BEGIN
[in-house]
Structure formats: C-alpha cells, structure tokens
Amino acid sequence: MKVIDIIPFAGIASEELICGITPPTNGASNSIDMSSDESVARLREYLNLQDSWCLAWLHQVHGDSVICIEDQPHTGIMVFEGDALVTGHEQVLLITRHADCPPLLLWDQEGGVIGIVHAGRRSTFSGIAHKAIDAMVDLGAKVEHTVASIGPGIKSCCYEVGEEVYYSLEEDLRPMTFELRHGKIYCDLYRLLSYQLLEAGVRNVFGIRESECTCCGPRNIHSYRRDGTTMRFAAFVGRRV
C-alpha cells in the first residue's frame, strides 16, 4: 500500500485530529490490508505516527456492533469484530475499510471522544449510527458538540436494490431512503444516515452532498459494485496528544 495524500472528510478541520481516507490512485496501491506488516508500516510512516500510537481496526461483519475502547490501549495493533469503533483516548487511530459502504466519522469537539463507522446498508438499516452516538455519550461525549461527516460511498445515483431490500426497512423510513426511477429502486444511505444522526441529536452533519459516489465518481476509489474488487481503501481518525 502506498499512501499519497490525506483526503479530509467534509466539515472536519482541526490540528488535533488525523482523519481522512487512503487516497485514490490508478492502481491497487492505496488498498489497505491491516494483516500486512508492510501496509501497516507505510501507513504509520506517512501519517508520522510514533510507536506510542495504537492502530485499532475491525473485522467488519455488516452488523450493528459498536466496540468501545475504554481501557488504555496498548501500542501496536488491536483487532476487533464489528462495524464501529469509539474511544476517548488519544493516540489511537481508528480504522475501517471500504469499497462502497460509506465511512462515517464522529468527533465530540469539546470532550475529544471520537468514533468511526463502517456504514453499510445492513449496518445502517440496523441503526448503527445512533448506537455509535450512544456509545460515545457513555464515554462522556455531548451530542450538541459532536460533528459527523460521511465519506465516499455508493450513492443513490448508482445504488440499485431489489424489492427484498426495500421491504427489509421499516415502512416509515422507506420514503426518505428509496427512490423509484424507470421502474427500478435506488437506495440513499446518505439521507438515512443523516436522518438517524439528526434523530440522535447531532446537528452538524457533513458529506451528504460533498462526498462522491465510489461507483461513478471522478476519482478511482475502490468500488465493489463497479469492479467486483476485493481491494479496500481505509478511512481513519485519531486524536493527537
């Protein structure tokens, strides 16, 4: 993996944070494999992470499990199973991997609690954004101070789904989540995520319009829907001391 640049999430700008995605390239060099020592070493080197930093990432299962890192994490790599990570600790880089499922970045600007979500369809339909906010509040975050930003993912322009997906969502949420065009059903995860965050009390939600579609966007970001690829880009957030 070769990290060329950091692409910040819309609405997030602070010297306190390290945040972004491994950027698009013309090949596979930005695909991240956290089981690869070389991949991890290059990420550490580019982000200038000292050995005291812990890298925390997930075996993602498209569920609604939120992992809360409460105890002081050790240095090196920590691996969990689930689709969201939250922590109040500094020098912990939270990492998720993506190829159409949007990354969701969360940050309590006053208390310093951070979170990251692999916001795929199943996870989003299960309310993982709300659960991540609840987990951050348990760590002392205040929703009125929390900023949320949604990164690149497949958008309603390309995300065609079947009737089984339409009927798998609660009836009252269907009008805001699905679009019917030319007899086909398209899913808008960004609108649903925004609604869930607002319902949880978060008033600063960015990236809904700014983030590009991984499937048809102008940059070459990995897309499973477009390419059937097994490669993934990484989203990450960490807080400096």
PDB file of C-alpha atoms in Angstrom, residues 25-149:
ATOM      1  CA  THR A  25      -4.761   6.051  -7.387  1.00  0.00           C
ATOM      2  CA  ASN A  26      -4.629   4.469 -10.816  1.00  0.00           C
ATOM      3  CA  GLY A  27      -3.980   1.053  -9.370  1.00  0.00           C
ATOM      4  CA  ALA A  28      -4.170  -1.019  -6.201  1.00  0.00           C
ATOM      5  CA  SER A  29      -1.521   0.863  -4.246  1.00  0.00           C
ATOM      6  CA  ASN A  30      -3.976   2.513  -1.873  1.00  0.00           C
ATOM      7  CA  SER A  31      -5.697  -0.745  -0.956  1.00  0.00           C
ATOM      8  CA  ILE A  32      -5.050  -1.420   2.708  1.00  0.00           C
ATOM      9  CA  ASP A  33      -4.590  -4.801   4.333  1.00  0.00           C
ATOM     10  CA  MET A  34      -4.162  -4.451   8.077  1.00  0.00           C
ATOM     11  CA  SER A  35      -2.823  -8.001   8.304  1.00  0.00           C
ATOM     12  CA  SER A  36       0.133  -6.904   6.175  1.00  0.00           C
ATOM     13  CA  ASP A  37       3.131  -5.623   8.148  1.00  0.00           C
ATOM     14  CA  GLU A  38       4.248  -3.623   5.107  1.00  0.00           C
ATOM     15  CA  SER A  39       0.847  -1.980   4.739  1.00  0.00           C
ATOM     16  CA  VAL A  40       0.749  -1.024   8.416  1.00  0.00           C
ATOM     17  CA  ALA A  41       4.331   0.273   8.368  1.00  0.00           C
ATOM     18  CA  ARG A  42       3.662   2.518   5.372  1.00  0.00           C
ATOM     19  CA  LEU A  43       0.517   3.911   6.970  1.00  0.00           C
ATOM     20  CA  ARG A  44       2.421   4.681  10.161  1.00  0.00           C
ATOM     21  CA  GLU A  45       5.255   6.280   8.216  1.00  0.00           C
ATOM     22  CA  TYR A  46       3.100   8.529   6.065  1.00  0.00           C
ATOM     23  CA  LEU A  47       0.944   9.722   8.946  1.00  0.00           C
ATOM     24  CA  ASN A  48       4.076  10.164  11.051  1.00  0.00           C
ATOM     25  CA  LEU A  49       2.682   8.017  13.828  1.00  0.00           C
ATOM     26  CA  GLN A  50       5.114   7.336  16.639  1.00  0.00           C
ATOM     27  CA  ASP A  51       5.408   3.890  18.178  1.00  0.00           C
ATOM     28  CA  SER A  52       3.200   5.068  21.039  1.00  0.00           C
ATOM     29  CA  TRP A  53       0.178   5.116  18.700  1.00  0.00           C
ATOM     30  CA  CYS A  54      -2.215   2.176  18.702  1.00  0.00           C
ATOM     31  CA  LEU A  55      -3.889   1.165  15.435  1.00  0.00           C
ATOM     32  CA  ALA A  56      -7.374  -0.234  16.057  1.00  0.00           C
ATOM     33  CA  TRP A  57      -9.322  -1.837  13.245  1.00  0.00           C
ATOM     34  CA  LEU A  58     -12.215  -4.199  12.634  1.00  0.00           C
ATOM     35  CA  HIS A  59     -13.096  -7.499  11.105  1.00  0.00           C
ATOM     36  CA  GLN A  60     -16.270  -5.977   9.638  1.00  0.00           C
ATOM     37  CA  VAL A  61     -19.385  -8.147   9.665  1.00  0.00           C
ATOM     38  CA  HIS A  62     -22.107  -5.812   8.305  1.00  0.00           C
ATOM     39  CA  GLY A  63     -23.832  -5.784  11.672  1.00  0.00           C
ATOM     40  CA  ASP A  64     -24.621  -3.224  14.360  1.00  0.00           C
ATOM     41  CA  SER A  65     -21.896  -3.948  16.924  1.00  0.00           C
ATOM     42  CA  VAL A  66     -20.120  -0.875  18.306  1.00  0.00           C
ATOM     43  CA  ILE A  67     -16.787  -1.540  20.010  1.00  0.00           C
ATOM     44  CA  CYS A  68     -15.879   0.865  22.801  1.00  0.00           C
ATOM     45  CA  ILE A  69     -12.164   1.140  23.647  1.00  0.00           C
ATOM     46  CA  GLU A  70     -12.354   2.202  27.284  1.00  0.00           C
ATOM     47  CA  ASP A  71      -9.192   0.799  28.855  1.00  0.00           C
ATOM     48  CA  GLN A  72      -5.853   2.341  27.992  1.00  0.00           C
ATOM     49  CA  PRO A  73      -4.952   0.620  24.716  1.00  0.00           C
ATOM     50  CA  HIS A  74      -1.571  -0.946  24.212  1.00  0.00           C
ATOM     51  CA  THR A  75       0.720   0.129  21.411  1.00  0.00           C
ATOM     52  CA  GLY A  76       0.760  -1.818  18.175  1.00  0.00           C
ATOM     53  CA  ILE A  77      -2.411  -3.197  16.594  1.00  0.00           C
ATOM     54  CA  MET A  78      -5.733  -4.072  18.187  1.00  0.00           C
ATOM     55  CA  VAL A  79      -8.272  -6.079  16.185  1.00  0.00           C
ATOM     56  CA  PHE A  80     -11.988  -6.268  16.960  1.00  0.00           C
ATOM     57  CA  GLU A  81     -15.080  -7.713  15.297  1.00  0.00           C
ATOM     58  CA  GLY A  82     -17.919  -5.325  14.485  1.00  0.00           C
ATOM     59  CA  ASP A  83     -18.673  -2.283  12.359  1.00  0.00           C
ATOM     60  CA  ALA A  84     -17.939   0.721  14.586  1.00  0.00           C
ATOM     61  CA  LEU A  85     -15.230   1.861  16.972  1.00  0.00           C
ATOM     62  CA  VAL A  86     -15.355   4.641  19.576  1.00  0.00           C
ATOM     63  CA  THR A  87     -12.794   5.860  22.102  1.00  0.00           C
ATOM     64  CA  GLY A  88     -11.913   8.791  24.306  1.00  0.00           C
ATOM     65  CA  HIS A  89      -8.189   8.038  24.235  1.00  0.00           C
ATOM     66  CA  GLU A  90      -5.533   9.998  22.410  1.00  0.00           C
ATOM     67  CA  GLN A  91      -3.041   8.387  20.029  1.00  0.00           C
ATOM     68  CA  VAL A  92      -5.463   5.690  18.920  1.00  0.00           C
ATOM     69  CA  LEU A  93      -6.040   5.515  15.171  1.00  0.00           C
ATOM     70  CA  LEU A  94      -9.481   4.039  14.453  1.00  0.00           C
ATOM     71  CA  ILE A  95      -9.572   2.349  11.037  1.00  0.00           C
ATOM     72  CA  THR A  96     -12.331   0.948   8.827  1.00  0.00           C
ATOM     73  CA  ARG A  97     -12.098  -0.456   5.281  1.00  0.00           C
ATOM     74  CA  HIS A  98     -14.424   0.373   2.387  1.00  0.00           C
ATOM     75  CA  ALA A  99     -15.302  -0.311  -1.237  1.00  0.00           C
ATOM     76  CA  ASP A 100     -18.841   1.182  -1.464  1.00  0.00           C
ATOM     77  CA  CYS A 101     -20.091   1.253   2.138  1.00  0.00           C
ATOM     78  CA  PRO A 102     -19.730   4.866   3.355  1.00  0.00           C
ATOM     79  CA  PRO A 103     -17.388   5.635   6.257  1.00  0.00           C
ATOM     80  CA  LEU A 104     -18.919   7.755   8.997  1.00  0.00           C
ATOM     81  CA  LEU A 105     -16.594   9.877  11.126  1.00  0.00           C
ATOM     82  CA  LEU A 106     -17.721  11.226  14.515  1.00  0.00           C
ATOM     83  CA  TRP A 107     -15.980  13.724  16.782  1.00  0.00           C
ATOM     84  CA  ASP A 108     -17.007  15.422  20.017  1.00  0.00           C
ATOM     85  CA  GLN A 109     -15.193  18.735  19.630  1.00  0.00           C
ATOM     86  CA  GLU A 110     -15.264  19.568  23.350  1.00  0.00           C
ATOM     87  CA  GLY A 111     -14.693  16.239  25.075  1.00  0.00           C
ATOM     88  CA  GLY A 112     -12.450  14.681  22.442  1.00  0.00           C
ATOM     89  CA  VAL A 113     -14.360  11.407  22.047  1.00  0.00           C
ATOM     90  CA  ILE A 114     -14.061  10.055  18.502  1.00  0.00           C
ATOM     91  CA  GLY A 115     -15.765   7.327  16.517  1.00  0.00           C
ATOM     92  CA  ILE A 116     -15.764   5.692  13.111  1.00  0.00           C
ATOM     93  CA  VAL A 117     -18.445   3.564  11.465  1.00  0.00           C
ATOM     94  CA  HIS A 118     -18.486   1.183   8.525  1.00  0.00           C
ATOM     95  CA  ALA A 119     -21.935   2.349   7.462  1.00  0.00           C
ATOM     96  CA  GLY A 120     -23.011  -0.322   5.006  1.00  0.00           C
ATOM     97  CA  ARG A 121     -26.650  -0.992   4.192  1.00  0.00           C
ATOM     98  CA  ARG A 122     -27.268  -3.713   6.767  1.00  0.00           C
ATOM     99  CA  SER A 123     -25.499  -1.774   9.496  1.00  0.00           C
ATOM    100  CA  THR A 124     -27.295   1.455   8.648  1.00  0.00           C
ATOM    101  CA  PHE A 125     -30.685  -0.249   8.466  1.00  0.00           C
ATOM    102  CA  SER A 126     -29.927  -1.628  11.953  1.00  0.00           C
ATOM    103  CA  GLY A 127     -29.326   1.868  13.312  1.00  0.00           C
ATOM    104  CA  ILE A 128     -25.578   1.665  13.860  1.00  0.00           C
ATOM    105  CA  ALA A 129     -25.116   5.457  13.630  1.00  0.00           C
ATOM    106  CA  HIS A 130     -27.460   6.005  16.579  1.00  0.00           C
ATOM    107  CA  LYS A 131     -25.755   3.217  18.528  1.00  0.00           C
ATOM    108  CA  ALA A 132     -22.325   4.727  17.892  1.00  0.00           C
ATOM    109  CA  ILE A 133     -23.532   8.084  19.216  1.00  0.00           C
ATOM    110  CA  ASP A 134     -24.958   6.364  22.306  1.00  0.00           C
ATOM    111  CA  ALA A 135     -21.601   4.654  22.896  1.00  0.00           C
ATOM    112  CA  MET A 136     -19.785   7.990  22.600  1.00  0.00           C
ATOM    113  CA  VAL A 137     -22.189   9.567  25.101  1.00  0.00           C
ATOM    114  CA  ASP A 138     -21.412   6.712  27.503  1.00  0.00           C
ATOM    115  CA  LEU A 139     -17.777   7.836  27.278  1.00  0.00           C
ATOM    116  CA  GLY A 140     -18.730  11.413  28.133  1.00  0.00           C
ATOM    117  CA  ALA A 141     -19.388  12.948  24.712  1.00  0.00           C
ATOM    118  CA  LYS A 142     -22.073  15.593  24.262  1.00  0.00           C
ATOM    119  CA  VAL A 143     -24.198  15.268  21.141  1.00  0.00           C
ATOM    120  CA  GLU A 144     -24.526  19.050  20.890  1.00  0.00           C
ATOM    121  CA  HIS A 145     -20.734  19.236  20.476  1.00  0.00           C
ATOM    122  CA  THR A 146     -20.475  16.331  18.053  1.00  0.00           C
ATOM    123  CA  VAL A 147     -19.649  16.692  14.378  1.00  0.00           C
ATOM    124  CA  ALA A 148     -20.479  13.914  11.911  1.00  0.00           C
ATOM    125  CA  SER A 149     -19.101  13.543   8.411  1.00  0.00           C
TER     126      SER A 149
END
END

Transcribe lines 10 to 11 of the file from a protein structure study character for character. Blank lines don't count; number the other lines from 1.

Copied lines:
ATOM      4  CA  ALA A  28      -4.170  -1.019  -6.201  1.00  0.00           C
ATOM      5  CA  SER A  29      -1.521   0.863  -4.246  1.00  0.00           C